[20] See https://iksindia.org/Result_Center1.pdf  and https://www.indiatoday.in/education-today/news/story/aicte-selects-15-research-proposals-for-indian-knowledge-systems-iks-check-full-list-1914826-2022-02-18. Also see: https://hss.iitm.ac.in/ciks/about-us-2/
[21] https://www.ugc.ac.in/pdfnews/5855891_Guidelines-for-Indian-Knowledge-System.pdf
[22] To state the obvious: it is not claimed that such analysis of flows has not been done before this conference (see, for example, India’s Contribution to World Thought and Culture, a revised and abridged version of which was released in 2022). This conference however seeks to focus specifically on the “flow” aspect.

All links accessed on Dec 31 2022

B, M., Bhat, V. R., & R.N., N. P. (2022). Introduction to Indian Knowledge System – Concepts and Applications. PHI Learning Pvt. Ltd. https://www.phindia.com/Books/BookDetail/9789391818203/introduction-to-indian-knowledge-system-bhat-mahadevan-nagendra
Belvalkar, S. K. (1947). The Bhīshmaparvan Being the sixth book of the Mahābhārata The Great Epic of India. Bhandarkar Oriental Research Institute.
Chandra, L., Gupta, S. P., Swarup, D., & Goel, S. (Eds.). (1970). India’s Contribution to World Thought and Culture. Vivekananda Rock Memorial Committee. https://archive.org/details/in.ernet.dli.2015.107624/page/n3/mode/2up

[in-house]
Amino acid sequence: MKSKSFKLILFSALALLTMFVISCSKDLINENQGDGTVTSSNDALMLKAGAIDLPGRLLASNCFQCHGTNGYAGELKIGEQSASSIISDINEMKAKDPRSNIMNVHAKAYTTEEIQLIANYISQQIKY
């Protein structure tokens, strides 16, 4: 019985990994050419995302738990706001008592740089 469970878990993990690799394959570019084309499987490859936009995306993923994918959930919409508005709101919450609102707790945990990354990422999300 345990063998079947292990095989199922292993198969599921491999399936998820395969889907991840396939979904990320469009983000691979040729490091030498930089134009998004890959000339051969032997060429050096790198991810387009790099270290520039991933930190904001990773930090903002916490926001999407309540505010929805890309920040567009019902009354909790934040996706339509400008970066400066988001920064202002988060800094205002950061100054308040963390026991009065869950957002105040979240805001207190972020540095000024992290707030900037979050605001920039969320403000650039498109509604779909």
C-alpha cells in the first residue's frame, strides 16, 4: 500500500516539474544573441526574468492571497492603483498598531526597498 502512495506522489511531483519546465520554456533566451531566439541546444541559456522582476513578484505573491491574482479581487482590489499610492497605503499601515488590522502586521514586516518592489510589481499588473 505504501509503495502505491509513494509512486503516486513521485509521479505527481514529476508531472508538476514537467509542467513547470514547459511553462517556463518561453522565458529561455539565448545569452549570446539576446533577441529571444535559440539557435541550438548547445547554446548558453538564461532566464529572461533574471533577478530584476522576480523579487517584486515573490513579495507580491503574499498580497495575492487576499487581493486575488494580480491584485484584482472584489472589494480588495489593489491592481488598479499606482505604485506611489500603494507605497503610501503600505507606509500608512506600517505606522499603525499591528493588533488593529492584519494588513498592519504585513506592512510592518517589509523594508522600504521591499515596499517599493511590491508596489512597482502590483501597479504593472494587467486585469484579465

Dharampal. (2000). The Beautiful Tree: Indigenous Indian Education in the Eighteenth Century (3rd ed., Vol. III). Other India Press. https://archive.org/details/DharampalCollectedWritingsIn5Volumes/3DharampalJiCollectedWritings-beautifultree/page/n3/mode/2up (Original work published 1983)
Frazier, J. (2011). The Continuum Companion to Hindu Studies (J. Frazier, Ed.). Continuum International Publishing Group.
Jha, G. (1923). The Chha’ndogya Upanishad and Sri Sankara’s Commentary (Second Part): Vol. Fourth Volume (G. Jha, Trans.). V.C. Seshacharri (Vakil, High Court, Madras) [Printed at The Indian Printing Works].
Kalyanasundaram, M. (2020a, July). Reading Yāska’s Nirukta in 2020: jottings of consequence to the Global history of astronomy, Yāska’s chronological epoch and the Indic history of writing and knowledge systems. Academia. https://www.academia.edu/43694407/Reading_Y%C4%81skas_Nirukta_in_2020_jottings_of_consequence_to_the_Global_history_of_astronomy_Y%C4%81skas_chronological_epoch_and_the_Indic_history_of_writing_and_knowledge_systems
Kalyanasundaram, M. (2020b). An analysis of some aspects of “Chronology” in “The Early Upaniṣads” and some observations of consequence to the Global History of Philosophy before c. 500 BCE. Academia. https://www.academia.edu/43761472/An_analysis_of_some_aspects_of_Chronology_in_The_Early_Upani%E1%B9%A3ads_and_some_observations_of_consequence_to_the_Global_History_of_Philosophy_before_c_500_BCE
Kalyanasundaram, M. (2020c). “India that is Bharat…: One Country, Two Names” and “The Concept of Bhāratavarṣa and Its Historiographical implications”: A response. Academia. https://www.academia.edu/45303222/_India_that_is_Bharat_One_Country_Two_Names_and_The_Concept_of_Bh%C4%81ratavar%E1%B9%A3a_and_Its_Historiographical_implications_A_response